Featured Image for Techly Explains: Why do magpies swoop – and how do I avoid them?
Why?

Techly Explains: Why do magpies swoop – and how do I avoid them?

Author and artist Douglas Coupland is pretty much the man – if you haven’t read any of his books, well, just consider them plugged. In one of his collections, Life After God he wrote:

“[B]irds are a miracle because they prove to us there is a finer, simpler state of being which we may strive to attain.”

Beautiful eh? And also proof positive that Coupland grew up in Canada, a whole world away from the vicious ball of monochrome hate-filled feathers that is the Australian magpie.

After all, it’s difficult to be struck by the majesty of a creature that is dive-bombing your head.

As beautifully laid out by The Conversation, September is open season as far as the little blighters are concerned.

The whole deal, and the specific causes of such, have been pickling the brains of Australian scientists for a few years now, so much so that a paper in 2010 co-authored by academics from Deakin and Griffith universities titled ‘Attacks on humans by Australian Magpies (Cracticus tibicen): territoriality, brood-defence or testosterone?’ set out to work out what was getting the little fellas so worked up and discovered.

In their own words, the boffins said:

The response of 10 pairs of aggressive magpies to natural levels of human intrusion was compared with that of 10 non-aggressive pairs. Behavioural observations strongly supported the contention that attacks on humans resemble brood-defence and did not support an association with territoriality. The study also found no support for the suggestion that testosterone levels correlated with aggressiveness towards humans: male testosterone peaked immediately before laying and was significantly lower during the maximum period of attacks directed at people.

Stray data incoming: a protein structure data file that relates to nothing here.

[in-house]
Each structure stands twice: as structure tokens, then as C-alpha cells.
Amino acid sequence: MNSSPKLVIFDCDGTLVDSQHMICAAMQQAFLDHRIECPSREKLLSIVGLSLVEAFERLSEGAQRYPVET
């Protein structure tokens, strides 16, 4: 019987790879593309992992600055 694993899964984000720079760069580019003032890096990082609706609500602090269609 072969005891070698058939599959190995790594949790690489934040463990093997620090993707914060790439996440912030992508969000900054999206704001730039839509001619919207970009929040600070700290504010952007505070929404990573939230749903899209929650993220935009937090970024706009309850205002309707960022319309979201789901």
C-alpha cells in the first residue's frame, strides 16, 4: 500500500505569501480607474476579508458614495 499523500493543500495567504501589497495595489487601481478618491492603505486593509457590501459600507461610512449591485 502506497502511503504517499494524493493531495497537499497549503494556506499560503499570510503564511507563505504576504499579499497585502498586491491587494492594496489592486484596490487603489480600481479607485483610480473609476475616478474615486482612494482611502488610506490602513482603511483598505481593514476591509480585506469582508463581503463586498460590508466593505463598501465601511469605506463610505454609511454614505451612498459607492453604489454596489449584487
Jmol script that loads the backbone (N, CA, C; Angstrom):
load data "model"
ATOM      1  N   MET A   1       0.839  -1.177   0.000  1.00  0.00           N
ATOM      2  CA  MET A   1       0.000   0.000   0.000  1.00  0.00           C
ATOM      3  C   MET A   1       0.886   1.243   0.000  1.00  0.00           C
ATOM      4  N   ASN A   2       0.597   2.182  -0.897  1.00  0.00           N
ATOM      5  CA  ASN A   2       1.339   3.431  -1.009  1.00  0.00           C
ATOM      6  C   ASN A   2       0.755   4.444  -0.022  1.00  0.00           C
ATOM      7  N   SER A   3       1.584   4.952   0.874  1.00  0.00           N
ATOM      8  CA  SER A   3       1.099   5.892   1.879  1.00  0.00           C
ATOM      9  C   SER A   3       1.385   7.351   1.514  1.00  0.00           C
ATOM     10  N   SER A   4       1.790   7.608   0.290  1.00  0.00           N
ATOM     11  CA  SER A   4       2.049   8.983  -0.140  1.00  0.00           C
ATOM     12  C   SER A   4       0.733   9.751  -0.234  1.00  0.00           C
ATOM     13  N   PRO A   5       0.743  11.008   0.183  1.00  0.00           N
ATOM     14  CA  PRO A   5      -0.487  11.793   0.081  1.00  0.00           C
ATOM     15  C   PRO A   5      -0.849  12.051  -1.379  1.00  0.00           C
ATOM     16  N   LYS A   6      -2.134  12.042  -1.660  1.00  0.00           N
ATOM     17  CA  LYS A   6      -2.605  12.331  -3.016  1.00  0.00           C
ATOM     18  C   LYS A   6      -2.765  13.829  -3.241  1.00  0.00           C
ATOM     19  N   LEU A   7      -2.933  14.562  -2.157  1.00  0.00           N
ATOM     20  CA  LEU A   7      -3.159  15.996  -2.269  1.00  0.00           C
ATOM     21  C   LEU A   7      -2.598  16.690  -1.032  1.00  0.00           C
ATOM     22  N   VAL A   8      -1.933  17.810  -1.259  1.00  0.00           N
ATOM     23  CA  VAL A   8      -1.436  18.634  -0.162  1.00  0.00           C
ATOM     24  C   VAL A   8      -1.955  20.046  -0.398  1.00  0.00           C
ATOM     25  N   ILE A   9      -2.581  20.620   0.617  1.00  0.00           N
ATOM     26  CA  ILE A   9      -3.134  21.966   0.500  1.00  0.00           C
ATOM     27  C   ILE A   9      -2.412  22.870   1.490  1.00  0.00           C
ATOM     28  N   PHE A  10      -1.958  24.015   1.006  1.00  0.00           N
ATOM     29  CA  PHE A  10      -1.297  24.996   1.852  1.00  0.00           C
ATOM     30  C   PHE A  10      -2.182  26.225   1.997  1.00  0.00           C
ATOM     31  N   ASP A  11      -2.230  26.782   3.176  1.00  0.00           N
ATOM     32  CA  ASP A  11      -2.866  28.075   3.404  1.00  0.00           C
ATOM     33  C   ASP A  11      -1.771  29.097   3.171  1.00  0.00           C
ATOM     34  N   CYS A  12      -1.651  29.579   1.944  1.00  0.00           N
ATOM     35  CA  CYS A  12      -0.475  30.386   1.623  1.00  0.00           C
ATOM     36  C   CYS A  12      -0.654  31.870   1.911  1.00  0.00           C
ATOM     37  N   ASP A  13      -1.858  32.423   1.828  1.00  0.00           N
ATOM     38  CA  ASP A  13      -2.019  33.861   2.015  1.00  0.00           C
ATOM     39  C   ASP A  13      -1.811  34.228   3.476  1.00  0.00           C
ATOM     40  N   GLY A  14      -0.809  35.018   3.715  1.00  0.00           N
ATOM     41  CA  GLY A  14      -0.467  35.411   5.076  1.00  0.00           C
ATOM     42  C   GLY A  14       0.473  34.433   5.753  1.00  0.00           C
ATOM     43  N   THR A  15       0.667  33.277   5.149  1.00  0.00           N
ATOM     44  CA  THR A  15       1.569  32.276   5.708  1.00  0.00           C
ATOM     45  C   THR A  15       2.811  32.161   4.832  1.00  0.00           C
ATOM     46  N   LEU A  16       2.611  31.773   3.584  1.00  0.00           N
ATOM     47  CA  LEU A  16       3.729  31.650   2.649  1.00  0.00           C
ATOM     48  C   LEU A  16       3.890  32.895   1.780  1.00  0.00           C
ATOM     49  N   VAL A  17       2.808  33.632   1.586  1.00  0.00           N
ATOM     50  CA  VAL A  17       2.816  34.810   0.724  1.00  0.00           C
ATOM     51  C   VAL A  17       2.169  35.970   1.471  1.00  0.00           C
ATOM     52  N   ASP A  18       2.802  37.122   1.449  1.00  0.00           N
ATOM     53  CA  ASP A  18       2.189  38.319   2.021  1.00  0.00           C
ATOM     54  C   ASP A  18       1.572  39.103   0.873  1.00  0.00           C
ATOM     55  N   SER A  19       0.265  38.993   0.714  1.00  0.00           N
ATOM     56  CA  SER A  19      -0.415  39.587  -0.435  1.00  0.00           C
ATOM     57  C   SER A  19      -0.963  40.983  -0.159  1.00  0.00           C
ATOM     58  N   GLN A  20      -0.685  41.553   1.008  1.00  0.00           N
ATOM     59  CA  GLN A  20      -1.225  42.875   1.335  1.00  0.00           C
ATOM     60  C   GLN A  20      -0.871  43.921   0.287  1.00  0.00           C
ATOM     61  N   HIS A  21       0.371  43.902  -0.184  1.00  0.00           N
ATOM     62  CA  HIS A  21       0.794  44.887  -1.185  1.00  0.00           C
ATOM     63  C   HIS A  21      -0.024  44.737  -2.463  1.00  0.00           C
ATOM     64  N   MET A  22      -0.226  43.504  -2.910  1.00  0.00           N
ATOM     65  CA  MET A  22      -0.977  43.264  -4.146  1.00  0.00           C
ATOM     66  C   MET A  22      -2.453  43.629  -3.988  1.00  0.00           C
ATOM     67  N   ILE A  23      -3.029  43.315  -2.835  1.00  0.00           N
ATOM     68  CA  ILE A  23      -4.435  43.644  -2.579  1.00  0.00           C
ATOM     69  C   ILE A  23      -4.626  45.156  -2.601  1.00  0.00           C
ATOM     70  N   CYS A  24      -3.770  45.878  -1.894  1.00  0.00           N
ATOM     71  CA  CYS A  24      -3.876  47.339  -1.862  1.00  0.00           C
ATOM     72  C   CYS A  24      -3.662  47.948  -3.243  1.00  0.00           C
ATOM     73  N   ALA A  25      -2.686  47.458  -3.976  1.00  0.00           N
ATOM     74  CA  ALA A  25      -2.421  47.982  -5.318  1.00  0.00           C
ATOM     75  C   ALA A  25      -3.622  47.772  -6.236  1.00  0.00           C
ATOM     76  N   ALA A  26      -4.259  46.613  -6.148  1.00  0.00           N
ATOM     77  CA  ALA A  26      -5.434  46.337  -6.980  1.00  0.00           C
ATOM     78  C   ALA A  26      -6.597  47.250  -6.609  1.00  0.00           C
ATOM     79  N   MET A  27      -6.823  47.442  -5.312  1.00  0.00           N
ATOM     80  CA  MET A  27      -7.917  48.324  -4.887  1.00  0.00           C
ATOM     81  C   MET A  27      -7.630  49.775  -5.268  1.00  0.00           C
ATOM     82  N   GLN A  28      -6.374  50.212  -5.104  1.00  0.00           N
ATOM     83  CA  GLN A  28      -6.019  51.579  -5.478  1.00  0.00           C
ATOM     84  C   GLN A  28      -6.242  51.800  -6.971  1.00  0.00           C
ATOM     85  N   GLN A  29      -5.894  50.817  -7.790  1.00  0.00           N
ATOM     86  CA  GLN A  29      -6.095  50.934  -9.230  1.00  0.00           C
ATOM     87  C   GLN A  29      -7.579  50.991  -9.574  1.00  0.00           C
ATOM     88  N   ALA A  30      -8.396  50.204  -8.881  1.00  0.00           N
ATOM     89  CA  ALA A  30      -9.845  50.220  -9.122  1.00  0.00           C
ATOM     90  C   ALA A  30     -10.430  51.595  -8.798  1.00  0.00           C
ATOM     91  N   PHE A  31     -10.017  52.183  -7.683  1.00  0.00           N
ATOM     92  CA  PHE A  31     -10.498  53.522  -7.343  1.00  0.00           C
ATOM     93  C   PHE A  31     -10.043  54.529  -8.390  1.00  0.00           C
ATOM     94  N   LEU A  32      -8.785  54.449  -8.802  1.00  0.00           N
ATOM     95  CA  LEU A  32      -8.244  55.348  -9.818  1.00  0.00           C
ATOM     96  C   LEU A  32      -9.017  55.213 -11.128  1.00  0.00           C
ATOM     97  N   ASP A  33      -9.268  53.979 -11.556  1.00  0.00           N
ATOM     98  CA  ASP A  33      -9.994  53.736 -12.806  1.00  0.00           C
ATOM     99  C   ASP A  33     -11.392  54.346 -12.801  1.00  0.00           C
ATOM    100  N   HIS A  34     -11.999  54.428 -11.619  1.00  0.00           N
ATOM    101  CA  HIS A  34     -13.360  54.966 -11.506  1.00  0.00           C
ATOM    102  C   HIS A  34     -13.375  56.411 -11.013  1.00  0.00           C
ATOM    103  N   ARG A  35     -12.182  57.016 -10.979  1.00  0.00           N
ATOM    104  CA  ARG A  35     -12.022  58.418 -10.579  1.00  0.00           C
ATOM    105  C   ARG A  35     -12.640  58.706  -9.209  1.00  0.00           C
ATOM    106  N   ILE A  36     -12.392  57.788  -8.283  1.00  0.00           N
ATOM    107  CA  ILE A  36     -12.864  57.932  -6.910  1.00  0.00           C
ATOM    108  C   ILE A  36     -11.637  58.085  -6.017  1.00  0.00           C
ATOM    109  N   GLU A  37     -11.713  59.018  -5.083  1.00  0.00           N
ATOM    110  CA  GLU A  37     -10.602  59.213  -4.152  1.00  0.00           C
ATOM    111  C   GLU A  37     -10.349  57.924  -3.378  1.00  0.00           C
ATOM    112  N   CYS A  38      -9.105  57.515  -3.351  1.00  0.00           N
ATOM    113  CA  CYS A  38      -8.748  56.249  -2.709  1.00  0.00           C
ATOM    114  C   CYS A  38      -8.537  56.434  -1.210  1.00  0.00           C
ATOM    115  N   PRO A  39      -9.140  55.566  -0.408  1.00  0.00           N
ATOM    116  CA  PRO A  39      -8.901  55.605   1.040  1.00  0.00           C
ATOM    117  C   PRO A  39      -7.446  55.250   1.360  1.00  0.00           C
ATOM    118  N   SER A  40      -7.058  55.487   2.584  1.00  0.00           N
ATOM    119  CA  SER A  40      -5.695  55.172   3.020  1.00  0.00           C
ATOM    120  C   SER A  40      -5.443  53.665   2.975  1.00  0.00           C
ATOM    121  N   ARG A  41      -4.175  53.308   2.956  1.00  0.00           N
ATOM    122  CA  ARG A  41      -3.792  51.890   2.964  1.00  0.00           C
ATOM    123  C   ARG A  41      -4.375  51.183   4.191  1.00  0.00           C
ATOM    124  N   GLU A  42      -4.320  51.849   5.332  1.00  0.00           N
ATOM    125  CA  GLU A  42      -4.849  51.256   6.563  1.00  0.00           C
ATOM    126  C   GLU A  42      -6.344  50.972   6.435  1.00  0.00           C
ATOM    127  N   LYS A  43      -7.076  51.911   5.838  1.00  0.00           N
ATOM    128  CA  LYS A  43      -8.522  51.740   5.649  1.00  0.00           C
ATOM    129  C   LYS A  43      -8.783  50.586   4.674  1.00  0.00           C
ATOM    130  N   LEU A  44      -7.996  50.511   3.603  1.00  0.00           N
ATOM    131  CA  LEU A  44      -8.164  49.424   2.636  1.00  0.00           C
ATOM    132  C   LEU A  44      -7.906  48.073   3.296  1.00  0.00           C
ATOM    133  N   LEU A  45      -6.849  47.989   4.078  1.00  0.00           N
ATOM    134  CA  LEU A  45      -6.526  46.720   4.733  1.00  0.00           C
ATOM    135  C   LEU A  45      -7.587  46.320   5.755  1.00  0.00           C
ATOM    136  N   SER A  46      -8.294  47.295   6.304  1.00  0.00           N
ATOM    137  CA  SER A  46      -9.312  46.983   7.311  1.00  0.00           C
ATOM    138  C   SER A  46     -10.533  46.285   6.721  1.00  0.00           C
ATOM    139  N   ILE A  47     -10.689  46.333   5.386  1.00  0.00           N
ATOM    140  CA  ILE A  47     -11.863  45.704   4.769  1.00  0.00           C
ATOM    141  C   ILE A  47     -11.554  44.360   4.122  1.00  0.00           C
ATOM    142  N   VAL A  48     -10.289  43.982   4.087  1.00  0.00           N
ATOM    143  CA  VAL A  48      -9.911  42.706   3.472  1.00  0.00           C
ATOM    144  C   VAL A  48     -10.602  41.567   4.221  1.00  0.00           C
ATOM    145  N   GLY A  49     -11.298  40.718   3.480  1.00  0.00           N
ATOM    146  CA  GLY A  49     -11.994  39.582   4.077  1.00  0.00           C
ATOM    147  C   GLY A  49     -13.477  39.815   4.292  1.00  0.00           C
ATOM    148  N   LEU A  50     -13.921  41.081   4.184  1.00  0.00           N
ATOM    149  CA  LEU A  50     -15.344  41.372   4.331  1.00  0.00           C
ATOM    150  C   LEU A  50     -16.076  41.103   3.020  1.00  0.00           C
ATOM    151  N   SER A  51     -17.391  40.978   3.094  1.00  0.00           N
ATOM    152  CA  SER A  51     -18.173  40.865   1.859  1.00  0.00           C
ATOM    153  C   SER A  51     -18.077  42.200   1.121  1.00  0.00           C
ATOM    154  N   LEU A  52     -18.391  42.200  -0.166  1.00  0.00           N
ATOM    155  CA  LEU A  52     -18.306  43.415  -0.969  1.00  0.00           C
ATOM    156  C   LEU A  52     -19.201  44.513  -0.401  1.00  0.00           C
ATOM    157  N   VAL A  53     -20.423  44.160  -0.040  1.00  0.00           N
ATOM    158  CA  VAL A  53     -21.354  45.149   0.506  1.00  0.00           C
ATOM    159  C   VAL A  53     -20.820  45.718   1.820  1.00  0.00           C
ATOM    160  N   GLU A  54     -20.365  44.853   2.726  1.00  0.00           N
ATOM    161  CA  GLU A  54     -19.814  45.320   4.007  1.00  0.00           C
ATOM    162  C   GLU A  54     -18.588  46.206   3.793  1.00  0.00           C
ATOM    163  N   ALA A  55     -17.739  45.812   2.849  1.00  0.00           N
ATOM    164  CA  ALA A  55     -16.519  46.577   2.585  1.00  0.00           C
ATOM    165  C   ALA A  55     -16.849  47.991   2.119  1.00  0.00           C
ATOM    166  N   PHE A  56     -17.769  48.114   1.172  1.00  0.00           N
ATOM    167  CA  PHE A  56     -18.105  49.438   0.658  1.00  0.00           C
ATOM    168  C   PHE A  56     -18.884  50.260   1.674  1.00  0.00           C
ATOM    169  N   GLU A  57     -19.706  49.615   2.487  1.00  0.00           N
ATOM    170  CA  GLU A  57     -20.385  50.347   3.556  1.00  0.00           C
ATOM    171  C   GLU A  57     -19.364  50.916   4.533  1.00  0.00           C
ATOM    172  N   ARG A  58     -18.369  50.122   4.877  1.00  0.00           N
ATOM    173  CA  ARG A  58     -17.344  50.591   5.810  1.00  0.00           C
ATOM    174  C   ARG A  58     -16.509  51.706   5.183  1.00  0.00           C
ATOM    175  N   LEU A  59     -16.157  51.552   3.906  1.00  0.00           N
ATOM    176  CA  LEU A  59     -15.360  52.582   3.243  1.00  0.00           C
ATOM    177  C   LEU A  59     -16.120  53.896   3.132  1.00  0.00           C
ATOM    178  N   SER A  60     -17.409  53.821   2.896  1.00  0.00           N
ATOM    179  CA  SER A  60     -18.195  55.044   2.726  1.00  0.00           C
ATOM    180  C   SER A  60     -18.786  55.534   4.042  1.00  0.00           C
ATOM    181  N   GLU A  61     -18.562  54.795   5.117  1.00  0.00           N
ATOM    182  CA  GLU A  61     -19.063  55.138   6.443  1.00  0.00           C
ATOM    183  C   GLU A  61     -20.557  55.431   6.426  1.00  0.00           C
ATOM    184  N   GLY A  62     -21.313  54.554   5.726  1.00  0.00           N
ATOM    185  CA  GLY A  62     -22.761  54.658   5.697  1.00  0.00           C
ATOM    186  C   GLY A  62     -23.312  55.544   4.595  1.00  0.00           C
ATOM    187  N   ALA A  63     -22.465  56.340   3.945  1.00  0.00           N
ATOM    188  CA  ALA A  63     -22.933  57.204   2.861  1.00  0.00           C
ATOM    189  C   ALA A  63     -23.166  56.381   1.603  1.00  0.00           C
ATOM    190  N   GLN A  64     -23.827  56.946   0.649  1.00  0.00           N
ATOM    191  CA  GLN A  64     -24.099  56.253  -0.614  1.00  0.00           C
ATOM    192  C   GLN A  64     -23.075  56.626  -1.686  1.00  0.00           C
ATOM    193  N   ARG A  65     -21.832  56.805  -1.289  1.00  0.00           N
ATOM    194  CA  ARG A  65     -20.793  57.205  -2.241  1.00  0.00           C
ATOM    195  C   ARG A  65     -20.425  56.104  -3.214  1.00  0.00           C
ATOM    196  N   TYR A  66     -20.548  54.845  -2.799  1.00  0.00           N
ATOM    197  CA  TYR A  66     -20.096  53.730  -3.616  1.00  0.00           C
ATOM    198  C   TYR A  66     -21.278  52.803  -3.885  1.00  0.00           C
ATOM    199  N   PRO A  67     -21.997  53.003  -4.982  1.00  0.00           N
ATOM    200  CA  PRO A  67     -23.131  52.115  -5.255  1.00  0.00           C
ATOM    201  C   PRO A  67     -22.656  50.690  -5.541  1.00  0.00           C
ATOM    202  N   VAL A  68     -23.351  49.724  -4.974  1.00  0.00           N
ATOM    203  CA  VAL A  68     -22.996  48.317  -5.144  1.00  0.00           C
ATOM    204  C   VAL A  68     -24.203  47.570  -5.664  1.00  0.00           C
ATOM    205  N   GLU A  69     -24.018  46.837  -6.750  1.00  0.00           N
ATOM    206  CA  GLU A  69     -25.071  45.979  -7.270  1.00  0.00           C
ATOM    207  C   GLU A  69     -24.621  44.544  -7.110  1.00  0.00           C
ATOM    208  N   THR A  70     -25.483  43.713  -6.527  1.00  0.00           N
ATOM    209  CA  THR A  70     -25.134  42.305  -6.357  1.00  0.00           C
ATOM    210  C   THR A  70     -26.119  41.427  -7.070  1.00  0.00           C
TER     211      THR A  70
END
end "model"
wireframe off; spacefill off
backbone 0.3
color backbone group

So there we have ourselves a cause, and you have to admit if they feel like you’re going for the chicks, then you can’t blame them.

But what, if anything, can we do to stop them – other than, you know, staying inside for the whole month of September?

Welp, again back in 2010 there was one particularly aggressive magpie who had made his home outside the CSRIO’s Canberra site, and so the scientists employed therein decided to have a little investigation into how effective different deterrents would be.

Here’s the good news, they filmed the results displaying both their eye for comedy and a surprising penchant for ’90s British trip-hop.

If you don’t have time to watch those videos – and Techly politely suggests that you find it – then allow us to nutshell the results:

If you have silly things attached to your helmet, September is cancelled.
If you have brown, grey or large hair, you may go about your business.

The magpies have spoken.

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